Overseas property

International property buyers looking for «safe havens»

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The world underwent profound changes in 2015 that simultaneously quashed and stimulated spending abroad. The steep drop in oil prices and weak commodity trading has brought on a spate of currency devaluations, particularly China and Russia.

Currency volatility and recession stimulates foreign property investments

Geopolitical global trends emerge

In the face of falling domestic currencies, foreign investors are targeting commercial property in stable markets to protect their capital. Investors with USD and GBP have gained purchasing power in Eurozone countries. In Q1 2015, Eurozone property searches originating in the UK grew by 37% year-on-year.

Key figures

$30 billion in U.S.

Chinese become biggest overseas buyers

€10 million in France

most expensive “golden visa” programme

50% more in Germany

property required to house migrants

14.6 million worldwide

people with over $1 million in assets

Spain’s long awaited real estate recovery is one headline event of 2015. Property prices grew by 2.8% and experts forecast further improvement for the next 2–3 years.

-> Another 2–3 years expected growth for Spanish real estate

British buyers made their way back in droves to Europe this year thanks to the UK’s strengthening economy, growing wages and a strong pound. They are now, once again, the leading foreign buyer segment on the market according to rightmove.co.uk

External stimulus came from the EU’s cheap credit and terrorism against European holidaymakers further abroad, which in turn has brought people back to safer shores. Overseas buyers in Spain made up 31% of total investments during H1 2015 and prices finally climbed out of their seven-year plunge in 2015.

Germany’s construction rate can’t keep up with arriving migrants

350 Europeans were killed in November alone in a spate of ISIS attacks in Paris and the bombing of a Russian plane over Egypt. The EU’s failure to contain mass immigration has increased local fears of terrorism but, moreover, heightened pressure on national real estate markets and local authorities.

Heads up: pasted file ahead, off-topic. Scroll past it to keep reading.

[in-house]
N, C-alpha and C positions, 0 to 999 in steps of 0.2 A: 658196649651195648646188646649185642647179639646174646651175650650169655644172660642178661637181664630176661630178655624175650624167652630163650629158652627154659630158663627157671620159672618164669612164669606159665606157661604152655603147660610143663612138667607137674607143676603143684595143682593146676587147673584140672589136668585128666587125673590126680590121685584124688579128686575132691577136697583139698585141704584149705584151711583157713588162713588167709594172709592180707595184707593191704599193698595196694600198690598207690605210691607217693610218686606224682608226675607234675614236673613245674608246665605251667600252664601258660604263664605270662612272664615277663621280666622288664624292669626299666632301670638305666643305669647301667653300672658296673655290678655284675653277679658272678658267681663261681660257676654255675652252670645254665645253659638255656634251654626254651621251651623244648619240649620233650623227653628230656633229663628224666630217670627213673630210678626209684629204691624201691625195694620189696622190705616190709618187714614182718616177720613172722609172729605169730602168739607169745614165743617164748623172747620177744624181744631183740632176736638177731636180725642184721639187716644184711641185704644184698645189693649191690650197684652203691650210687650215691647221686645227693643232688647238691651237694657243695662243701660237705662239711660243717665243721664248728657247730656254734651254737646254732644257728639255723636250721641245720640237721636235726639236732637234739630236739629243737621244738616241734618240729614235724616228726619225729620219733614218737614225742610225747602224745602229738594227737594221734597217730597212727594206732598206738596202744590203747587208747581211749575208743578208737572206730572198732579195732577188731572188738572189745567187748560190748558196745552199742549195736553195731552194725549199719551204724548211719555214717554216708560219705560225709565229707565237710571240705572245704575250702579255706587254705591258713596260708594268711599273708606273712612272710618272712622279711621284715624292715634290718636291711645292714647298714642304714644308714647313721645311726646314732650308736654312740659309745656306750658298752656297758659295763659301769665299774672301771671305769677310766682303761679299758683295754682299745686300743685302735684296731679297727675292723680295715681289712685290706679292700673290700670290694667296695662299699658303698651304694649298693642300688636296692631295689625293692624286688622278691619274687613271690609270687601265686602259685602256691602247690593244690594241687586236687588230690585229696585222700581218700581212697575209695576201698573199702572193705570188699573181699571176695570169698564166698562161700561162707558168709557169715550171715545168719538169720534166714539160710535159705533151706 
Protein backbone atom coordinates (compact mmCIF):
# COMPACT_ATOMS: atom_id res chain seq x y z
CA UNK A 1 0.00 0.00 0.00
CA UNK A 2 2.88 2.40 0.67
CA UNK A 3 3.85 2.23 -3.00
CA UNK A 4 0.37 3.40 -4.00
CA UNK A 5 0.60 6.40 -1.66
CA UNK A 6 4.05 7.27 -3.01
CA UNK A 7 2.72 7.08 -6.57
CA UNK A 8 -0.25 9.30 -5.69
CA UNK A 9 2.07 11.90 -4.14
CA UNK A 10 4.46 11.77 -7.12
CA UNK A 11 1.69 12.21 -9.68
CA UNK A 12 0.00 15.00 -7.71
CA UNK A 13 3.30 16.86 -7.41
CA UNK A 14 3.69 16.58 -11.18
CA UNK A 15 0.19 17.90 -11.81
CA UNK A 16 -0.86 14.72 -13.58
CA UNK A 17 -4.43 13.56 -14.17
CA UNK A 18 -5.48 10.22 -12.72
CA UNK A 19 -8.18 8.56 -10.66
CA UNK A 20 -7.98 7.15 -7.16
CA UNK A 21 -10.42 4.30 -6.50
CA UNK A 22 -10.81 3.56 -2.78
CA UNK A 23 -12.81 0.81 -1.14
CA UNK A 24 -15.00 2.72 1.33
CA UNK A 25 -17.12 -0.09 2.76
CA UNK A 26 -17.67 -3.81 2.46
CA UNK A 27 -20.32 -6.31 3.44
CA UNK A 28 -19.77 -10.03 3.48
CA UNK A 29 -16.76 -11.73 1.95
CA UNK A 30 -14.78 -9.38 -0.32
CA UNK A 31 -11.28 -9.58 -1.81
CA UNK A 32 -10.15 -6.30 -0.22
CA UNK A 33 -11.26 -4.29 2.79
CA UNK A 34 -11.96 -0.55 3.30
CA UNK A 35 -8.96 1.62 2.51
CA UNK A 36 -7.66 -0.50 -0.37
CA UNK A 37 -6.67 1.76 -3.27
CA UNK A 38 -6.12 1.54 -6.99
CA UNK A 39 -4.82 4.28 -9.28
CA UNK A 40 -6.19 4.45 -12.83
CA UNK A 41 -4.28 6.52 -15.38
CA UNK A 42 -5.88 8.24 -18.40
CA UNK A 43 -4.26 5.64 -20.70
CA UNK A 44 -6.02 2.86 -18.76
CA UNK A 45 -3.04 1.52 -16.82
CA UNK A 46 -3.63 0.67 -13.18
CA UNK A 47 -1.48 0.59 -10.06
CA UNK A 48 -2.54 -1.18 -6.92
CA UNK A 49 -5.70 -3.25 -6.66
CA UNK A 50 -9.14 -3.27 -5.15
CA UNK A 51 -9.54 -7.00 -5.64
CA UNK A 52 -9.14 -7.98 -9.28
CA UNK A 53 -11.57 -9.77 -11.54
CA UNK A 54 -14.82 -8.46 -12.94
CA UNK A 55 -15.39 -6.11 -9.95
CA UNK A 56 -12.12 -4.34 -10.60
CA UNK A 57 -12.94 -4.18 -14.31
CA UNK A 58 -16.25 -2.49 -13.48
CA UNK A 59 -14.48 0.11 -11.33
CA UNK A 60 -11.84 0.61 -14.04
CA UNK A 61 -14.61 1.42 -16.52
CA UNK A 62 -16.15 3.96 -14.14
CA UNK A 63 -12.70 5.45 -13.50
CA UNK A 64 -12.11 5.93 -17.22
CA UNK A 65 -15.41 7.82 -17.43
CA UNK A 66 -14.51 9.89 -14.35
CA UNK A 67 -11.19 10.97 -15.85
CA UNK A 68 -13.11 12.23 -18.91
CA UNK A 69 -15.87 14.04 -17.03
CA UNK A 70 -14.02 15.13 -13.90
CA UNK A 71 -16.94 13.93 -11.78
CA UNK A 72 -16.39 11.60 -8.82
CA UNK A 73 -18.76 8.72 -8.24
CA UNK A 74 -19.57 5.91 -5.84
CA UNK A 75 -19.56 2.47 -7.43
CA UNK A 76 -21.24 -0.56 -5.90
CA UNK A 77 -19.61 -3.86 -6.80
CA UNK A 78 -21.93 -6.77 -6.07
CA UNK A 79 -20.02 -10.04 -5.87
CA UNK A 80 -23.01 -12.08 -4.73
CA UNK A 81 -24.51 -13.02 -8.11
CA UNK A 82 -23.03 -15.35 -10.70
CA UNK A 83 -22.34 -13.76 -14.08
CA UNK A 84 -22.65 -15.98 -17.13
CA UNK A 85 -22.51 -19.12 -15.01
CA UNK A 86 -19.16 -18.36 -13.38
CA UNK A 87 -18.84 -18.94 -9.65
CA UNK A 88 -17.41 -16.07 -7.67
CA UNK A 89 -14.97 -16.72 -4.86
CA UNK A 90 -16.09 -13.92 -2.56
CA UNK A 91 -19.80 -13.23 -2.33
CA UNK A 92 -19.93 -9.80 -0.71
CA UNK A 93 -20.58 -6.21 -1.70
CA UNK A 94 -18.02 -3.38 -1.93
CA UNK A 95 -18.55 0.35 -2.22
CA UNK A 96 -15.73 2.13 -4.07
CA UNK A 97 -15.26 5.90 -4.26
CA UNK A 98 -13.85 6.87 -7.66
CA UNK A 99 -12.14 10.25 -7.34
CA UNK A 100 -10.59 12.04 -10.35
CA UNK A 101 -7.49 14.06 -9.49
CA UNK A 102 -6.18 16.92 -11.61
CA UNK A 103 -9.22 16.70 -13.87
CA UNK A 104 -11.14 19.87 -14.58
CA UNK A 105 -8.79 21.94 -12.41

-> Germany needs 50% more homes to house migrants

Over 1 million migrants arrived into Europe in 2015, most heading to Germany, which now needs 50% more homes to house migrants. In the meantime, some local authorities have even re-appropriated empty commercial property for asylum seekers.

Hunt for “safe havens”

Deflation and recession are key words as the year comes to a close. China’s growth continues to slow and Russia’s economy has been dragged down by the simultaneous effect of plummeting oil prices, heightened military activity and tit-for-tat sanctions.

Chinese have taken over from the Russian-speaking buyers as the most noticeable, affluent and aggressive buyers on global markets while foreign property transactions from the ex-Soviet Union were halved according to data from the Central Bank of the Russian Federation.

-> Chinese billionaires take over New York prime property market

Capital from China has moved steadily into hot urban markets in the United States and the UK. This year, they replaced Canadians as top buyers of U.S. property after their investors spent just under $30 billion over a one-year period that ended in March 2015, as reported by the Wall Street Journal.

However, hunt for “safe havens” knows no borders and yuan investors have branched out from US, UK, Canada and Australian markets, into Italy, Greece, the Netherlands and other EU member states. In fact, investments in Spain increased almost five times during 2015 according to Juwai.com.

The recession in Russia and easier access to mortgages has heightened interest in commercial property. Residential property interest has dried up and buyers are hurrying to hedge their capital in Europe, routinely choosing the most expensive property abroad according to the upcoming Russian and CIS Buyer Activity Report 2015 by Tranio.

The Golden Visa club

In 2015, there were 14.6 million High-Net-Worth-Individuals globally and over fifty “Golden Visa” programmes worldwide.

-> The Golden Visa Club: profile of the world's most affluent buyers

These investment-based residence permits are designed to appeal the world’s elite, particularly from emerging markets, offering them access to property, stable financial systems and attractive education systems for their children. The most common investment vehicle is prime residential property.

*since start of programme

So while 2015 has seen international middle class buyers exit foreign markets due to currency volatility, super-affluent investors (e.g., over $30 million in assets) are becoming more prominent both in terms of real estate purchases and media attention.

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    Marina Filichkina
    Marina Filichkina
    Head of Sales Tranio Thailand, Europe
    +44 17 4822 0039
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